A Frank Lloyd Wright-designed farmhouse in Muirhead Forest Preserve will not have new ComEd power lines abutting its driveway after a decision by the Illinois Commerce Commission to keep the Grand Prairie Gateway project out of the preserve.
The project is a $200 million plan to improve electricity transmission in the area. It will stretch about 60 miles of power lines carrying 345,000 volts between a substation in Byron and one near Wayne.
ComEd and Kane County Forest Preserve District officials had hoped to create a more direct path for the lines and towers, saving some farms from the path of the lines, in a deal reached earlier this year. Forest preserve commissioners struck a deal to allow ComEd to run the lines through the Muirhead Preserve, near Plato Center, in trade for $319,000.
But the Muirhead family that sold the preserve land to the forest preserve district still owns and operates a historic farmhouse that also abuts the tracks. To avoid having power lines and towers directly off the property line of the farmhouse, the Muirheads invoked covenants put in place during the sale that prohibit the placement of the power lines.
The validity of those covenants became a question for the ICC as the owners of the farmhouse fought against the deal ComEd made with the forest preserve.
In the ruling, ICC officials said the covenants are enough of a threat to spike the forest preserve plan. In the materials presented to the ICC, ComEd officials seemed to agree.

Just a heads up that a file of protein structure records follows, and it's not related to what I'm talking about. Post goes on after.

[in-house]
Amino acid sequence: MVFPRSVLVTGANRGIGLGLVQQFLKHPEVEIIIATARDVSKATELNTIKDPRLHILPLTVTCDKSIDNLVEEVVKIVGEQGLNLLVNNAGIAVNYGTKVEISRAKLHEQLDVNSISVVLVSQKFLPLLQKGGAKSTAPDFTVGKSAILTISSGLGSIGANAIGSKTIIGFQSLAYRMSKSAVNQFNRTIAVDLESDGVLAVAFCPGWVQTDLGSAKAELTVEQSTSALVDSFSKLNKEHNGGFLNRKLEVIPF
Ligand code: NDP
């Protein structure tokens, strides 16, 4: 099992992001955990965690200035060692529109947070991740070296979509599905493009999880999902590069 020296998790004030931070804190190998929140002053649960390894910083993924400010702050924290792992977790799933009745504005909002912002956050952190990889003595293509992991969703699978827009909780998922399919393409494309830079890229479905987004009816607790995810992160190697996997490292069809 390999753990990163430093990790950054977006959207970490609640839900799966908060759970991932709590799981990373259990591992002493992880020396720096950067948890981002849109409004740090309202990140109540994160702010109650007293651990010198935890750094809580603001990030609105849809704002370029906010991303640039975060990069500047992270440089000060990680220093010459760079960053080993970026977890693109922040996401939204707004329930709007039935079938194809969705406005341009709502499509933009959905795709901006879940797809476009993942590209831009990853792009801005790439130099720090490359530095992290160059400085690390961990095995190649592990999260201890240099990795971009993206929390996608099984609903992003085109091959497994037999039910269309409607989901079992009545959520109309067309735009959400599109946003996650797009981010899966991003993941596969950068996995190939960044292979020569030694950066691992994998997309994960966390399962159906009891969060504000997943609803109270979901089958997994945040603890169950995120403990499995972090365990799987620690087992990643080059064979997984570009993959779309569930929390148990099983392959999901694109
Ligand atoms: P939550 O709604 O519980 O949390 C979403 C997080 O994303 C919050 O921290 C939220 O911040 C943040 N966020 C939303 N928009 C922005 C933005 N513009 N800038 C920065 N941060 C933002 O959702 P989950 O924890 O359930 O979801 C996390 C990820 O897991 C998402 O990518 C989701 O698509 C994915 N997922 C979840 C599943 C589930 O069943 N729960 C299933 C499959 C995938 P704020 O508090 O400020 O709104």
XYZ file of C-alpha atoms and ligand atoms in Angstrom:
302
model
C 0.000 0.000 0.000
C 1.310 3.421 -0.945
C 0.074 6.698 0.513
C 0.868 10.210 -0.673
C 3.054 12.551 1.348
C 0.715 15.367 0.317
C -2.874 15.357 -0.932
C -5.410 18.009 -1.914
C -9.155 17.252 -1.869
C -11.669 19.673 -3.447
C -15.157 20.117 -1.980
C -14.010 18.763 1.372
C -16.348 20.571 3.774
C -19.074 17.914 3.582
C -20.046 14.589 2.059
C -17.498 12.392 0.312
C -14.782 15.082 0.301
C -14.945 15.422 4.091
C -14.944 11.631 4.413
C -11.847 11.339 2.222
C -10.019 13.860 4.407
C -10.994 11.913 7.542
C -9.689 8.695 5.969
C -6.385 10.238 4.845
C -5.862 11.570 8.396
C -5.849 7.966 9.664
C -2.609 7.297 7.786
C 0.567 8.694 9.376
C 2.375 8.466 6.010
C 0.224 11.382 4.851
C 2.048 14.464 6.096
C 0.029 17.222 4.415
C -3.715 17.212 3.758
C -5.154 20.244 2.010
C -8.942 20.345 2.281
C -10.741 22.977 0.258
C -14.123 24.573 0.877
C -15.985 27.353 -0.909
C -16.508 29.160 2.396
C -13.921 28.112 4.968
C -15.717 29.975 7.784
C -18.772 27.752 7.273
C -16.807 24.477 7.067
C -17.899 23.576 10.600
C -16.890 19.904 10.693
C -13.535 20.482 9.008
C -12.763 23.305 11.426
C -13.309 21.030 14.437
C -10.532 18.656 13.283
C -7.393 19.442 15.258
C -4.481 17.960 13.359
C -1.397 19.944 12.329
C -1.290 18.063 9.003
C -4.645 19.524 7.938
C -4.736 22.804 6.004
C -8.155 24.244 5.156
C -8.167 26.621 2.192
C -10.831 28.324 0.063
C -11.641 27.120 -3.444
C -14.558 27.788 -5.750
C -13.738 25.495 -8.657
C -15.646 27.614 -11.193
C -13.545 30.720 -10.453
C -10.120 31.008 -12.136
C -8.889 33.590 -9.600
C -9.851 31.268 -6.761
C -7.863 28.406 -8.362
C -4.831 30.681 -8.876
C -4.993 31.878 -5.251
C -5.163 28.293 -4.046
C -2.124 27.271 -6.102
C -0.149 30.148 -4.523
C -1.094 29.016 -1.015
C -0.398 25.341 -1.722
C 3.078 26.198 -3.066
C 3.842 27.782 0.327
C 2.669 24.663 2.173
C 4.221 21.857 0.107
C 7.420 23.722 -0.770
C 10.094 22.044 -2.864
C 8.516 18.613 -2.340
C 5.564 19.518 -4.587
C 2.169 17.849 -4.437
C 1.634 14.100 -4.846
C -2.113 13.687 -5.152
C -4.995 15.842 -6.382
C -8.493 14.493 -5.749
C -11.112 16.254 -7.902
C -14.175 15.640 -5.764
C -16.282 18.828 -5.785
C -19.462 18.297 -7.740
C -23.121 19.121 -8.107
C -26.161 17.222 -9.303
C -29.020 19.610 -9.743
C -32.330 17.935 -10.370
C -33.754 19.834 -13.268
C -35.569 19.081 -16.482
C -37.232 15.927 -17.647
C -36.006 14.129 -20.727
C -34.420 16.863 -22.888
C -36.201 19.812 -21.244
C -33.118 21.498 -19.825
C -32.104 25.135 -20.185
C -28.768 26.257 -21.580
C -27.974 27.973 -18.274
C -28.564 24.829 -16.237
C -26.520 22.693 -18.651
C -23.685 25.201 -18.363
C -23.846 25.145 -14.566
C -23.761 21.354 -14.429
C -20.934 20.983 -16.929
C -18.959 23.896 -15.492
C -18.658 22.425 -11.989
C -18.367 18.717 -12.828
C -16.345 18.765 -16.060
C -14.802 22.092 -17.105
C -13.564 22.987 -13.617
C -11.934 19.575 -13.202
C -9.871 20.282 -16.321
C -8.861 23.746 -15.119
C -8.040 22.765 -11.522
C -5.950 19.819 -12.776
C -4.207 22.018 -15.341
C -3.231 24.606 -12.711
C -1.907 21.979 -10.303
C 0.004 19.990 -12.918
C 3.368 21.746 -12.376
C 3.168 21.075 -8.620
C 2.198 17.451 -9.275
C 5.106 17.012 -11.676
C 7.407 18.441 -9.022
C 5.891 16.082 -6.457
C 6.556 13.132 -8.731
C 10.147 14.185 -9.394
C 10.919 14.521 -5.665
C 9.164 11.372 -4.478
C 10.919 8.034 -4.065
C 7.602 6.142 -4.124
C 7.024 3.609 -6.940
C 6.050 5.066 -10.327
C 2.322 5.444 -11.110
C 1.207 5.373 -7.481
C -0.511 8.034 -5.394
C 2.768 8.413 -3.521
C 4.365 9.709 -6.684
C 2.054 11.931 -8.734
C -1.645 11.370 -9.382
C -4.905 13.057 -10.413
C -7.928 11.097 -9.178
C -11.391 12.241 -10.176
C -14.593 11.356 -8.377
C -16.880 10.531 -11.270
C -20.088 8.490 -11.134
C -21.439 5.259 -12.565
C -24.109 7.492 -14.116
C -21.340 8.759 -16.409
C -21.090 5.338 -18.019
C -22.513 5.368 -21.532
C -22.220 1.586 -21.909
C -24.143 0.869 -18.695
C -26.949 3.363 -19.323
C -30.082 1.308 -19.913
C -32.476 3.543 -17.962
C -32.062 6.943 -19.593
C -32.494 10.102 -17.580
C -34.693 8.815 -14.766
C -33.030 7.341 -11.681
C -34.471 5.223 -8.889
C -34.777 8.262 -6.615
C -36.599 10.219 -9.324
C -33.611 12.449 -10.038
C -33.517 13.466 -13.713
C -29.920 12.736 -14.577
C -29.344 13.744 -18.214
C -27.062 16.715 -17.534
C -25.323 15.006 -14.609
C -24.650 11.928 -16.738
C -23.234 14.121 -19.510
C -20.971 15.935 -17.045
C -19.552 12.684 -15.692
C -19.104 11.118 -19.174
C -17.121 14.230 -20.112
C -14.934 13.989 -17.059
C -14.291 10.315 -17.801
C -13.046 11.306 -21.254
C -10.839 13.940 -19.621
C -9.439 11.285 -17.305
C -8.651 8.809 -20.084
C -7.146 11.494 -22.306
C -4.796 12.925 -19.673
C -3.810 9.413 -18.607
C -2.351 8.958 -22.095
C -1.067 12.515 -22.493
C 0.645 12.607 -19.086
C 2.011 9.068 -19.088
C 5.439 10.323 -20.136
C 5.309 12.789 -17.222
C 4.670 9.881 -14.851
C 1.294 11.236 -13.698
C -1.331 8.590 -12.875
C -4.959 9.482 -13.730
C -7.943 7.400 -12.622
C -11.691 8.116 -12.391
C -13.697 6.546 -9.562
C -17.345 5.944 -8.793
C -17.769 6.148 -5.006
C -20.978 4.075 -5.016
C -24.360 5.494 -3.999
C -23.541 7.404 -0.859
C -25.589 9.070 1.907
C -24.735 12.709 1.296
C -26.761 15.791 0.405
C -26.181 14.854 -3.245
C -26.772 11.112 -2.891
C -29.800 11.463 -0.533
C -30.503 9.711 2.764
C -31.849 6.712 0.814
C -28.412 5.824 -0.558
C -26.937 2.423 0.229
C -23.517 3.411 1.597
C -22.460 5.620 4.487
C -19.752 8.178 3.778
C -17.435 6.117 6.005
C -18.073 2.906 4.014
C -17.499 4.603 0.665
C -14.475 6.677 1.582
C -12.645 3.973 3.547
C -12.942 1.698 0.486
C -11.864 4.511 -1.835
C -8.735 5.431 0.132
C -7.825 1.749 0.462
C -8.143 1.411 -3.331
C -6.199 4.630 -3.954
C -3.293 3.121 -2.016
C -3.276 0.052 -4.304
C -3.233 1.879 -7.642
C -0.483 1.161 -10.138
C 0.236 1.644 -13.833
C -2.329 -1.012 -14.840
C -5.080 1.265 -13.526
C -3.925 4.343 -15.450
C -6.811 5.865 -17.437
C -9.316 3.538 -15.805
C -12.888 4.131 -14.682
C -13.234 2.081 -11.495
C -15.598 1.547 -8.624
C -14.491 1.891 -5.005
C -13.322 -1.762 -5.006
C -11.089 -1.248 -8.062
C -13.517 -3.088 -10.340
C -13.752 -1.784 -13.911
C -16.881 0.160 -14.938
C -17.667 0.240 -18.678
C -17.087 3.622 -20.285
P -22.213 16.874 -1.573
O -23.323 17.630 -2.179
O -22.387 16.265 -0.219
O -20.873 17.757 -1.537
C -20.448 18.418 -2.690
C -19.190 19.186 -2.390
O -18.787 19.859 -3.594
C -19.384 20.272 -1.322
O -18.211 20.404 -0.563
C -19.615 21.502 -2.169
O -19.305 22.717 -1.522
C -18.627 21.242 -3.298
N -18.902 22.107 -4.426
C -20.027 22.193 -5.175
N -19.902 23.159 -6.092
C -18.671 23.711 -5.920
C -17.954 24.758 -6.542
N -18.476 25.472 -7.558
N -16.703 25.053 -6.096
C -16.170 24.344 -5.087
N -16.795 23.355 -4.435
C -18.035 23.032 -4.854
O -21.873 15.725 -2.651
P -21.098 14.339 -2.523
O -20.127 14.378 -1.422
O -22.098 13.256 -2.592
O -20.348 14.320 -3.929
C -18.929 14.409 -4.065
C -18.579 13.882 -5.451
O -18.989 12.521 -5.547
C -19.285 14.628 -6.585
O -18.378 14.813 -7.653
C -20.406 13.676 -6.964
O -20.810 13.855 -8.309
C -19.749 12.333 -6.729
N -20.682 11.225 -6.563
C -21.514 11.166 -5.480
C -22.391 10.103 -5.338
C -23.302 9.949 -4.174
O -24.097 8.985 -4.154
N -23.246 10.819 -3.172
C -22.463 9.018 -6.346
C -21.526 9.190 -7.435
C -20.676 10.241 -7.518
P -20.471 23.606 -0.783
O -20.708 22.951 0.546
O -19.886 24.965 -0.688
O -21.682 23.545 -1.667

"The risk is far too great for ComEd to proceed under these circumstances," said ComEd's statement.
The reality is, ComEd doesn't need the forest preserve path to proceed. The ICC had already approved in October a different path for the lines and towers that skirts the forest preserve and farmhouse. The latest ICC ruling keeps that plan in place.
Monica Meyers, the executive director of the forest preserve district, said the ruling is good news for fans of the Frank Lloyd Wright farmhouse, but it represents more of a disruption for several other property owners.
"Our goal was not to see how we can get this thing through the forest preserve," Meyers said. "If not for the existing railroad, we would have never got into the discussion. So this is a shame because you've already got all that negative infrastructure right there, and it just made sense to us to keep it all together. Wherever the lines go, not everyone is going to be happy."
Sarah Muirhead, who owns the farmhouse, did not want to comment. But one of her relatives is among those who is unhappy with the ruling.
Wayne Muirhead and his brother still own a farm adjacent to the forest preserve and farmhouse. They will now see ComEd's power lines run right through their farm field.
"ComEd is the one to blame for everything," Wayne Muirhead said. "I don't even think they need to run the power lines through there. Now, all you're going to see is this huge power line running for two and a half miles. The decision is great for Sarah, but it's not so good for the other folks. But there was just no good solution. So I'm OK with everything now."